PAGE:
Employment Law Coffee Break: Lockdown 3 and the EU-UK Trade Deal
Published on 7th Jan 2021
Lockdown 3: The immediate considerations
A new national lockdown is not the start to the new year we were all hoping for and in our latest podcast we look at the immediate issues for employers in light of the latest government guidance restricting movement in England. Similar restrictions are also in place in Wales, Scotland and Northern Ireland and with the situation ever changing, it will be important to keep check on the latest position in the regions in which you operate. Many employers will be understandably concerned about continuing support for their workforce; the government announced at the end of December that the Coronavirus Job Retention Scheme is now extended on its current terms until 30 April 2021.
With a general feeling that resilience is not as high as in earlier lockdowns, mental health and employee wellbeing remain high priority issues. Manager training will also be key in ensuring consistency across the business and enabling managers to understand the potential risks across a range of situations and where they should be calling on support from HR. Please contact us for more details on how we can assist you in this respect.
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What does the EU-UK Trade Deal mean for employers?
With directly applicable EU law entering the UK statute books as "retained EU law" at 11.00pm UK time on 31 December 2020 and the future relationship between the EU and UK now set out in the EU-UK Trade and Cooperation Agreement (TCA) which applies from 1 January 2021 we look at what this means for employers.
It remains the case that we are not anticipating any significant changes in employment law. As part of the TCA, the UK has agreed that it shall "not weaken or reduce, in a manner affecting trade or investment between the parties, its labour and social levels of protection below the levels in place at the end of the transition period". It is unlikely therefore that, for example, our existing TUPE provisions would be repealed or modified significantly in any way. However, it does leave some room for movement around issues such as calculating holiday pay, where diverging in part from the EU position may not itself impact on trade and investment. We may also see the government pushing ahead with its plans for a single enforcement body announced back in 2019 to uphold current UK protections; the TCA captures not only rights which have been weakened or reduced by changes made but also those that develop through a lack of effective enforcement.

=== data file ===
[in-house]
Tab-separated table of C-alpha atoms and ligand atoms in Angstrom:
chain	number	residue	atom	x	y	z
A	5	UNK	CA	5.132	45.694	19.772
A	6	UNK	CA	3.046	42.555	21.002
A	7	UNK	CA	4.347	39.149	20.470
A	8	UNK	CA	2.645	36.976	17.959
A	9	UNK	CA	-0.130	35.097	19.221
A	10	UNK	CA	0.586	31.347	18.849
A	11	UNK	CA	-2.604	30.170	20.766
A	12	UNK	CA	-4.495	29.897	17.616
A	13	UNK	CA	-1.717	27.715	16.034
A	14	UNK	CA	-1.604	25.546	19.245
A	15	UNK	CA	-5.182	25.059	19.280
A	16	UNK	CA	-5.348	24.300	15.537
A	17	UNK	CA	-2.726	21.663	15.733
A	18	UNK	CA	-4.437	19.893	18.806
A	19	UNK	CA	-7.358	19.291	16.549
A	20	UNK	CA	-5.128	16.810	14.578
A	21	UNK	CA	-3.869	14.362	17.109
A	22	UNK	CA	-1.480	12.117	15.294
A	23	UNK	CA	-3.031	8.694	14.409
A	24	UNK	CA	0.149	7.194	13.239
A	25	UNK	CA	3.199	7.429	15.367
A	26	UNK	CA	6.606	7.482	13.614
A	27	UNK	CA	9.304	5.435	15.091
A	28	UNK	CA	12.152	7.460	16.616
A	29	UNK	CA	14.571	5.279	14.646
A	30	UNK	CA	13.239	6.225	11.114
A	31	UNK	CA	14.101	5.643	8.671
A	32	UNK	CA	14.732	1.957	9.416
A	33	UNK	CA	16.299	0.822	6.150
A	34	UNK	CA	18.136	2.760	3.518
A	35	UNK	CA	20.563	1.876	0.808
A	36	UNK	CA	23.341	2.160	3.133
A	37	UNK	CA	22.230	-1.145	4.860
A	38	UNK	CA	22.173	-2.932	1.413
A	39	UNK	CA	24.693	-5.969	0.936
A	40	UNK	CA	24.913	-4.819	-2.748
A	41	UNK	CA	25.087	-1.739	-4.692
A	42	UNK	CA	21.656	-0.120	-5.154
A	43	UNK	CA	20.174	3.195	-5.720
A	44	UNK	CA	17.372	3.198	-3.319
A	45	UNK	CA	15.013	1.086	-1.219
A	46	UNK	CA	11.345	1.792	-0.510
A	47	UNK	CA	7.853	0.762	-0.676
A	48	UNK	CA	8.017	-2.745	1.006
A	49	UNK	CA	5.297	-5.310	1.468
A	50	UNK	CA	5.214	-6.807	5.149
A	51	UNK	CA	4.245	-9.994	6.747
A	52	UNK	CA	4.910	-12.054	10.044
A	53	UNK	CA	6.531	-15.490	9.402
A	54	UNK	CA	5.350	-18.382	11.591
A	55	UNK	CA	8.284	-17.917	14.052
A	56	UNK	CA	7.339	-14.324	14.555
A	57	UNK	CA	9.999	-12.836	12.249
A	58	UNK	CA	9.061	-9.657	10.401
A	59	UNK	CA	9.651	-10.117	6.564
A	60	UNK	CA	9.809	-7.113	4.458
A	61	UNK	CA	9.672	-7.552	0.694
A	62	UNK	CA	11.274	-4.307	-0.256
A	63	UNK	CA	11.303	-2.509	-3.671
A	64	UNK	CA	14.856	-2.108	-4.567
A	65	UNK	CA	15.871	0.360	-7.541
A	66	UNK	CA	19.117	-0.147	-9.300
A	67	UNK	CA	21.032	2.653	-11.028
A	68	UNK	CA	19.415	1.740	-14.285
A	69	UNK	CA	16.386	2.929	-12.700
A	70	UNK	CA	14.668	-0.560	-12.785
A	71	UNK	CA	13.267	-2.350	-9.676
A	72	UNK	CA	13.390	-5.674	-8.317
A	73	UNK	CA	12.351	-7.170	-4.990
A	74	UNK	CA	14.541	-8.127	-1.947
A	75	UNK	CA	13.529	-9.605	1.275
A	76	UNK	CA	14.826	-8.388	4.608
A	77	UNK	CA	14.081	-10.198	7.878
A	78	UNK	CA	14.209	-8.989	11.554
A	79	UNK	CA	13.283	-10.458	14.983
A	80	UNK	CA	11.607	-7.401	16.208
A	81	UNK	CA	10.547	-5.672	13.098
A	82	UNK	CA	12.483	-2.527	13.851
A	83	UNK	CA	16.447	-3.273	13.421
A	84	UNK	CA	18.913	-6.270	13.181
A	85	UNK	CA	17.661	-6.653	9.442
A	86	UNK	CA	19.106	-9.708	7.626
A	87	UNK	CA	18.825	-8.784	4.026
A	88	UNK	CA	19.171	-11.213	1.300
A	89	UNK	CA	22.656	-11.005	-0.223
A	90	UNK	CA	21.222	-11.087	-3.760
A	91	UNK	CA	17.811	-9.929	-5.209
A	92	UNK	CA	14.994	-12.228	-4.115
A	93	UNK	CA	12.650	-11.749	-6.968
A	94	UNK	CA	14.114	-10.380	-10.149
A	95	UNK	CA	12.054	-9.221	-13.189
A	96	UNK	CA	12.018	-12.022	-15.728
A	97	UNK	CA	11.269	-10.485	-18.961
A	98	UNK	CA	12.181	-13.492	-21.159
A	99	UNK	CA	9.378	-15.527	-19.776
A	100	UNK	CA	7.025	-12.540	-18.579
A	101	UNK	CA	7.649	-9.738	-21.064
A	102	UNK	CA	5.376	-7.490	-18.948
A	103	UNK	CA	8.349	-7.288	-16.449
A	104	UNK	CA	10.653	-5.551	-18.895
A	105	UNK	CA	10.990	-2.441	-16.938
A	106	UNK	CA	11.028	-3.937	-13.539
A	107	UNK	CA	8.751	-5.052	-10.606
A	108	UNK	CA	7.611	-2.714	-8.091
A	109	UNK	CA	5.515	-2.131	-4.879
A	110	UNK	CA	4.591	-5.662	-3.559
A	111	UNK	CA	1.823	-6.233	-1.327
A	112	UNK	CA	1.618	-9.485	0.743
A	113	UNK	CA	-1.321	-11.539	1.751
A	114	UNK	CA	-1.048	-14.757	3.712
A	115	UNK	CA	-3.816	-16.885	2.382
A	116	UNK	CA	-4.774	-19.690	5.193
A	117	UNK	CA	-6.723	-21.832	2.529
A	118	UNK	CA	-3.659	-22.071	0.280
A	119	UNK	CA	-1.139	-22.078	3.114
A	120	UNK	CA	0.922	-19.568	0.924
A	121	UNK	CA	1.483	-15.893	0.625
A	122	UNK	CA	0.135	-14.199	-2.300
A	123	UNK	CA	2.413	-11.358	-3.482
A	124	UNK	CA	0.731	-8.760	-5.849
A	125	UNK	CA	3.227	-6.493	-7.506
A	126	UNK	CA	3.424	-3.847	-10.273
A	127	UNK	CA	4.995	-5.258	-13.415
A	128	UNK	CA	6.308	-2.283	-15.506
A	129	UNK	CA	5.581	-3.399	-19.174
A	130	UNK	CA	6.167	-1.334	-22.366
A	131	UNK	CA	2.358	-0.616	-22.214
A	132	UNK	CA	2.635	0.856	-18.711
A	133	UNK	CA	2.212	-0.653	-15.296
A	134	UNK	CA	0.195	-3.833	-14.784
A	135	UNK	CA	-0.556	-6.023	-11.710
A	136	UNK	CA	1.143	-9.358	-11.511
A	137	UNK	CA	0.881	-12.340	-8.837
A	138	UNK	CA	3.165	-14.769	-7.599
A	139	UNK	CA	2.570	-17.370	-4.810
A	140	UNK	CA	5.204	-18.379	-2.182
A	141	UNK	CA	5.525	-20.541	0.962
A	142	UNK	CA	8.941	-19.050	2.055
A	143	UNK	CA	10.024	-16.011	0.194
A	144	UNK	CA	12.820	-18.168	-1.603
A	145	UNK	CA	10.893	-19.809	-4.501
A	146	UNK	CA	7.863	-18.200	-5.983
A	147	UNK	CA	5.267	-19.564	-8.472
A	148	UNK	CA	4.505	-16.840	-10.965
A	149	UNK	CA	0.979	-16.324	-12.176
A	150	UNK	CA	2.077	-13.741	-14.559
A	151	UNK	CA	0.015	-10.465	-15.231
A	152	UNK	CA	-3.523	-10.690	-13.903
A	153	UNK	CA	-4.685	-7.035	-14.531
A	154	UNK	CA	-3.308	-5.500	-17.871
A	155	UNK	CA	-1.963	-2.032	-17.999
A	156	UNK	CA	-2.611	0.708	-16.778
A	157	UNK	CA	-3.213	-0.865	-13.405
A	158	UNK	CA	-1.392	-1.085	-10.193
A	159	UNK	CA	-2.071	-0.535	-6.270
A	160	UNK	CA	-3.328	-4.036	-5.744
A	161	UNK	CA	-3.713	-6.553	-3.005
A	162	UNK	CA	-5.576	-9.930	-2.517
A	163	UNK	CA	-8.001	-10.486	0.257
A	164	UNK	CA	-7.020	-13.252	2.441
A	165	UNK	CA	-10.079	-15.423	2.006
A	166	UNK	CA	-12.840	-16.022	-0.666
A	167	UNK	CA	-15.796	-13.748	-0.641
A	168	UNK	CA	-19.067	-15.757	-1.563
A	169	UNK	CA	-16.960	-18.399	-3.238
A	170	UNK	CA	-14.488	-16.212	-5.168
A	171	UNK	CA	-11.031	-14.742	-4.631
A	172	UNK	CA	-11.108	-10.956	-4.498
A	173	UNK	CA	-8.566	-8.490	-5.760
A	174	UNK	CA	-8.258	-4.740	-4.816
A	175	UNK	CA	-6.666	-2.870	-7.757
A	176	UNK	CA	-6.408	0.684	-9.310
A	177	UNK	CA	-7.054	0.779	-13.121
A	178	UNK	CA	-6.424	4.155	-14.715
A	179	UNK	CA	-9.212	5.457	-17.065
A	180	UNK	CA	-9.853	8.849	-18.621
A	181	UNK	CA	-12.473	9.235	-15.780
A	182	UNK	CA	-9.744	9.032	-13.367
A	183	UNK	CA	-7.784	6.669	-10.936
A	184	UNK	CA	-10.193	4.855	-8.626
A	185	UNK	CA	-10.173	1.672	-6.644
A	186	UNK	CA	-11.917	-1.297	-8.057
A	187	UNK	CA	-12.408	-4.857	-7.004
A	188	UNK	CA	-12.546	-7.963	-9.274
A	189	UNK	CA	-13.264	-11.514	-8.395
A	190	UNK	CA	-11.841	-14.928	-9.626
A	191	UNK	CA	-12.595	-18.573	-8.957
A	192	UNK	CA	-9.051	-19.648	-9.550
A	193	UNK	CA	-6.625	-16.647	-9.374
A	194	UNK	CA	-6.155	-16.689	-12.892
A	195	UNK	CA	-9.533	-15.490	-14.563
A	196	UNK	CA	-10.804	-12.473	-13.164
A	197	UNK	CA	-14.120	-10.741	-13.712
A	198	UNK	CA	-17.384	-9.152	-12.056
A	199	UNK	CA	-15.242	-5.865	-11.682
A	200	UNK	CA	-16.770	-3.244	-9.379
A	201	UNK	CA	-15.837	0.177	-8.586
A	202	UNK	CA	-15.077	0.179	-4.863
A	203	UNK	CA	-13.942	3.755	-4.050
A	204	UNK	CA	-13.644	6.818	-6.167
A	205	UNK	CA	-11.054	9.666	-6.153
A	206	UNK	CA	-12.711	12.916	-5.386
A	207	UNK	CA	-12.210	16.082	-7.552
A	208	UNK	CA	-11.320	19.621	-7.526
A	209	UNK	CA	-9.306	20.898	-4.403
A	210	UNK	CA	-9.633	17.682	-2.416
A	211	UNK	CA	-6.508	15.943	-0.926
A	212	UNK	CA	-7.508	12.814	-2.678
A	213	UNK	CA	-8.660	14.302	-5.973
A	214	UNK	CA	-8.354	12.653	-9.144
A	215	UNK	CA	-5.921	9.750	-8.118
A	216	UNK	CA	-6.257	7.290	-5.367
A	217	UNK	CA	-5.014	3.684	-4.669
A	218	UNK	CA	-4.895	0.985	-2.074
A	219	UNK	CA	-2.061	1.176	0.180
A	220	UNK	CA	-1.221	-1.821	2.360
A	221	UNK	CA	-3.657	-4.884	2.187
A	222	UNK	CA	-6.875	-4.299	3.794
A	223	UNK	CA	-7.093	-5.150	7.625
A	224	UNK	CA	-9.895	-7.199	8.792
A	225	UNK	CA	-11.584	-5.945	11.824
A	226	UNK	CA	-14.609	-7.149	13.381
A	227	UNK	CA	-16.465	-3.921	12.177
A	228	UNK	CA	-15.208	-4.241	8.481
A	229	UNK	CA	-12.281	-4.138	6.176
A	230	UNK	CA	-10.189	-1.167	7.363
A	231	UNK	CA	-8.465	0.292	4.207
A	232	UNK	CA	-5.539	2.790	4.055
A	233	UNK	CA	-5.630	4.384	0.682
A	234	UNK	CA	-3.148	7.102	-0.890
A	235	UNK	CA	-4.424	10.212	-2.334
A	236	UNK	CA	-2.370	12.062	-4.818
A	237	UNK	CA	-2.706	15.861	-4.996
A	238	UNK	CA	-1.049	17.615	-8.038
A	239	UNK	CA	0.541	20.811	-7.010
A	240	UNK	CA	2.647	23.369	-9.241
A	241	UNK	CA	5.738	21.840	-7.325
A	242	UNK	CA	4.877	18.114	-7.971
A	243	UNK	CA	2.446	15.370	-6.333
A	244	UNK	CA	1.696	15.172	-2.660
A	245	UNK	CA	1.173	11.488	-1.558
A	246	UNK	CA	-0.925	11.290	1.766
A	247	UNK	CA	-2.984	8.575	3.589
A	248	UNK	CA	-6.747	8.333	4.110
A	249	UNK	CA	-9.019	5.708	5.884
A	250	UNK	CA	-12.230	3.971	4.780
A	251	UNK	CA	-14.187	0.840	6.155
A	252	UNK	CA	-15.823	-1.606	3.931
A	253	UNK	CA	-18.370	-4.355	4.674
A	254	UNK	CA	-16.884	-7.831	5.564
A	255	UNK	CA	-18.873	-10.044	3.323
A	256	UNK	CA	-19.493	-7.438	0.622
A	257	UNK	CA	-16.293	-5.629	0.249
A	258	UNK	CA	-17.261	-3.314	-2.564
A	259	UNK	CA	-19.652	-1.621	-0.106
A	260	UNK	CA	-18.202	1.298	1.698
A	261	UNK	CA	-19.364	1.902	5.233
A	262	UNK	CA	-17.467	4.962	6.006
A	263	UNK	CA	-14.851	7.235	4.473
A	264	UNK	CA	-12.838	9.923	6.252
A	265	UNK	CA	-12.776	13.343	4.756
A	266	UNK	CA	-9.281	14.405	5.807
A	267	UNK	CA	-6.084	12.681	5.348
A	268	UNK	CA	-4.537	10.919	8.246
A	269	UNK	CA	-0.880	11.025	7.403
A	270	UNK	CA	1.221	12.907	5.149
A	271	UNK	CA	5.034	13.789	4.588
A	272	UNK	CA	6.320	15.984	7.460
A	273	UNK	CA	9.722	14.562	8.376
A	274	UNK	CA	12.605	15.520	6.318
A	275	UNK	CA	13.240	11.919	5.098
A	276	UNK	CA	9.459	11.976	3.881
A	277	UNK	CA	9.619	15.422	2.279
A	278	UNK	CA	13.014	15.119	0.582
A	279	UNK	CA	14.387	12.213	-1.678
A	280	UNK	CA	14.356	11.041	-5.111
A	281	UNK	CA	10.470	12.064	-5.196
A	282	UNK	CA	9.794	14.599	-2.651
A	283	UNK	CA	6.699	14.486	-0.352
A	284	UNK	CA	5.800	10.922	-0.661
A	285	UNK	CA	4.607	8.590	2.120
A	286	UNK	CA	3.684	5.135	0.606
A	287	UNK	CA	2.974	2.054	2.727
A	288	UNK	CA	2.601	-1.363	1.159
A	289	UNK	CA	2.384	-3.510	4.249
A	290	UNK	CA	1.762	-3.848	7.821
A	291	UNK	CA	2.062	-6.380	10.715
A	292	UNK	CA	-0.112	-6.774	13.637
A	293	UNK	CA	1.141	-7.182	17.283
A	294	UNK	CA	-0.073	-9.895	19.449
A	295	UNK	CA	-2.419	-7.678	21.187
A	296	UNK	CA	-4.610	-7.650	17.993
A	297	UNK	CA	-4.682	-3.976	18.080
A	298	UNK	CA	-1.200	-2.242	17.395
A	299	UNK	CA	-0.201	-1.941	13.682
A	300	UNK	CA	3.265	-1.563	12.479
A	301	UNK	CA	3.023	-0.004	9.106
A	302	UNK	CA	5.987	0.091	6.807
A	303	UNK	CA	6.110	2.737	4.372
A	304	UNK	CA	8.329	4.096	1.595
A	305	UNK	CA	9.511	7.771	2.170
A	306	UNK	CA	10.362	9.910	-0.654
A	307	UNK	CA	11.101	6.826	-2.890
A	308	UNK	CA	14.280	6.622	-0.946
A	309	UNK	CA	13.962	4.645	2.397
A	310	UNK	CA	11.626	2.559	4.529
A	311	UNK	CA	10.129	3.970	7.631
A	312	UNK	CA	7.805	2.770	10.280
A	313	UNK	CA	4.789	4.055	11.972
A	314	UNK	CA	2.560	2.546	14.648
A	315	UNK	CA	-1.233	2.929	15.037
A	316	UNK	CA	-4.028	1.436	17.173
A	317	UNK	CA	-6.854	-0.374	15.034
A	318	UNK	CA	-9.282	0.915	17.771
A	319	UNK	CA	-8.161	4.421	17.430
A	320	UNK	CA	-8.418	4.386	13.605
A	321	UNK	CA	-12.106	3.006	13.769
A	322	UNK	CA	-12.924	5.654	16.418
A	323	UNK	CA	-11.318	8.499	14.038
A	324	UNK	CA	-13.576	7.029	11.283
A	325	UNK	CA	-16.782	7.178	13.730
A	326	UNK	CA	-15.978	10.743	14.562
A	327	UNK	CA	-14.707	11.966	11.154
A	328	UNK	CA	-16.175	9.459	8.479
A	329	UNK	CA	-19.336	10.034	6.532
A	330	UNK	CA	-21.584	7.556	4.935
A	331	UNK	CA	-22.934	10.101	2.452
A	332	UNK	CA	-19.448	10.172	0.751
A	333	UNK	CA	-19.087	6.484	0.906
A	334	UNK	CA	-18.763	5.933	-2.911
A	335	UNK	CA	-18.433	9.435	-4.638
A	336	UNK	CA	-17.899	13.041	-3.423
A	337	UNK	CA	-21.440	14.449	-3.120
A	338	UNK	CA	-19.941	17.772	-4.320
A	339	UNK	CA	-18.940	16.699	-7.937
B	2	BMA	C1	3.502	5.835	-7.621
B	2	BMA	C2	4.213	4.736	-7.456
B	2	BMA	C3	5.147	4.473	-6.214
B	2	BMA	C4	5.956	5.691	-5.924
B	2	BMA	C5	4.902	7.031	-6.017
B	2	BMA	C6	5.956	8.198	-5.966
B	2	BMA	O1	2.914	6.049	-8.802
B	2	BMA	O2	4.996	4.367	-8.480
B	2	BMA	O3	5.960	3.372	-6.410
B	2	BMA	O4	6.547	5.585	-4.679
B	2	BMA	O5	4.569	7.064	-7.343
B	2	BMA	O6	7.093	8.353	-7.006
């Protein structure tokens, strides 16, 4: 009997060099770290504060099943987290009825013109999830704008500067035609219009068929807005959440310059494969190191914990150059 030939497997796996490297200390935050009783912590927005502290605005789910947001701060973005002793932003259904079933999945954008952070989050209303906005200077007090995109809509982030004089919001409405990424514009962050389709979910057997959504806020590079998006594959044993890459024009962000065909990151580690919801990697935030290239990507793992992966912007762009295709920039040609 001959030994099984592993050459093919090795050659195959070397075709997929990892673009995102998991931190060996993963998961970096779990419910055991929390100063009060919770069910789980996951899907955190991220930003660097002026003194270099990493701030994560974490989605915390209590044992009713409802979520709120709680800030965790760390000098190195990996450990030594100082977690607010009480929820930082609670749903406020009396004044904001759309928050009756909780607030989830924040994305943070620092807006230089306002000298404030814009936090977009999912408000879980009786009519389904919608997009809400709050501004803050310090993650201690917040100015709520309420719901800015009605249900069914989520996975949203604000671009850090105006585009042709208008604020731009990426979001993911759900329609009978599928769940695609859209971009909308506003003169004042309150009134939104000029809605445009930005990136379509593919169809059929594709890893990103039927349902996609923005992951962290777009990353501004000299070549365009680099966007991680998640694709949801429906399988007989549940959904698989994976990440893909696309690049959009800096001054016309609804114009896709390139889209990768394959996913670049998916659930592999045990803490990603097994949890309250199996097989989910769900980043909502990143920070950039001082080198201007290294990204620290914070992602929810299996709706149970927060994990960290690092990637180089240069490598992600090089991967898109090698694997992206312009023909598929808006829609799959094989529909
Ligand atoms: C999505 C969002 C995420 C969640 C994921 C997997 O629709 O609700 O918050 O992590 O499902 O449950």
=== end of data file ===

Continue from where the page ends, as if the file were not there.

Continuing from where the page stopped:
Where employers may see more immediate impact is in Employment Tribunal (ET) disputes, with parties taking different positions on the continued relevance of the Court of European Justice (ECJ) case law. ETs will continue to have to follow ECJ case law in effect on 31 December 2020, subject to any decisions of the Court of Appeal or Supreme Court. Whilst ETs do not have to follow new ECJ case law after that date, it is likely that this case law will still be used to support a party's interpretation of the legal position where it concerns retained EU law (and potentially that a failure to do so will weaken or reduce labour protection for the purposes of the EU-UK agreement).
Looking ahead, the parties have committed to "strive to increase their respective labour and social levels of protection" and there is a continued commitment to the rights set out in the European Convention on Human Rights; whilst the UK is not under any obligation to implement EU directives post 31 December 2020, this statement, alongside the other commitments made in the TCA, perhaps indicates the fact that we are not anticipating any significant divergence between the future path of UK and EU laws.
Free movement has ended, which will impact on business travel, working overseas and recruitment. Short term, visa-free business trips are permitted for some specific listed purposes including attending meetings. There are national "reservations" or exceptions, such as where a named Member State imposes requirements or limits access, so these will need to be checked carefully. Trips are limited to a maximum of 90 days in any 180 day period. The UK's new immigration regime will be relevant for all overseas nationals now entering the UK. Please see more detail here. Where workers are based overseas, employers will need to ensure that they understand and apply the new position on social security contributions which apply in each jurisdiction. HMRC has provided some guidance on the new rules and specialist advice should be taken.
Many organisations have been concerned over whether the UK will be recognised as providing an adequate level of data protection where personal data is transferred between the UK and EU. Please read more here.
Whilst the employment law status quo is essentially maintained for the time being, the TCA brings new issues and complexities for employers, particularly around business travel, overseas secondments and recruitment. Please read more here on the impact on contingent workers and businesses in that sector.